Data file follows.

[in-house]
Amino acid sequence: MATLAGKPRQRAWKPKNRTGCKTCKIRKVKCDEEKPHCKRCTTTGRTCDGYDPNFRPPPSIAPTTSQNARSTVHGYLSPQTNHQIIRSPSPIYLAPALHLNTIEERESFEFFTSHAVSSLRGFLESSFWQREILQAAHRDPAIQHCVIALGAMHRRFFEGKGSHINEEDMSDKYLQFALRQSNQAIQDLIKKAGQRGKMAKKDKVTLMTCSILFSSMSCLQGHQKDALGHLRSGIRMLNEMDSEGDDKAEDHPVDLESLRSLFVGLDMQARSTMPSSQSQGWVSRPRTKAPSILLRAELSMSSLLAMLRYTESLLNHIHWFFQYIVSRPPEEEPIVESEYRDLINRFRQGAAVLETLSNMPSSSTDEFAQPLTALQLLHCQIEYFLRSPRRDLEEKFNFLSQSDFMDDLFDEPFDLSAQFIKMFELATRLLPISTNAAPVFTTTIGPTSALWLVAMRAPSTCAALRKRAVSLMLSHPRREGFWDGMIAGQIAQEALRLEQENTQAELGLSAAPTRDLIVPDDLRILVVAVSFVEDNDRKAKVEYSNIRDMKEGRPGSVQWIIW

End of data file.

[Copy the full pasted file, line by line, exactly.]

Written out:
[in-house]
Amino acid sequence: MATLAGKPRQRAWKPKNRTGCKTCKIRKVKCDEEKPHCKRCTTTGRTCDGYDPNFRPPPSIAPTTSQNARSTVHGYLSPQTNHQIIRSPSPIYLAPALHLNTIEERESFEFFTSHAVSSLRGFLESSFWQREILQAAHRDPAIQHCVIALGAMHRRFFEGKGSHINEEDMSDKYLQFALRQSNQAIQDLIKKAGQRGKMAKKDKVTLMTCSILFSSMSCLQGHQKDALGHLRSGIRMLNEMDSEGDDKAEDHPVDLESLRSLFVGLDMQARSTMPSSQSQGWVSRPRTKAPSILLRAELSMSSLLAMLRYTESLLNHIHWFFQYIVSRPPEEEPIVESEYRDLINRFRQGAAVLETLSNMPSSSTDEFAQPLTALQLLHCQIEYFLRSPRRDLEEKFNFLSQSDFMDDLFDEPFDLSAQFIKMFELATRLLPISTNAAPVFTTTIGPTSALWLVAMRAPSTCAALRKRAVSLMLSHPRREGFWDGMIAGQIAQEALRLEQENTQAELGLSAAPTRDLIVPDDLRILVVAVSFVEDNDRKAKVEYSNIRDMKEGRPGSVQWIIW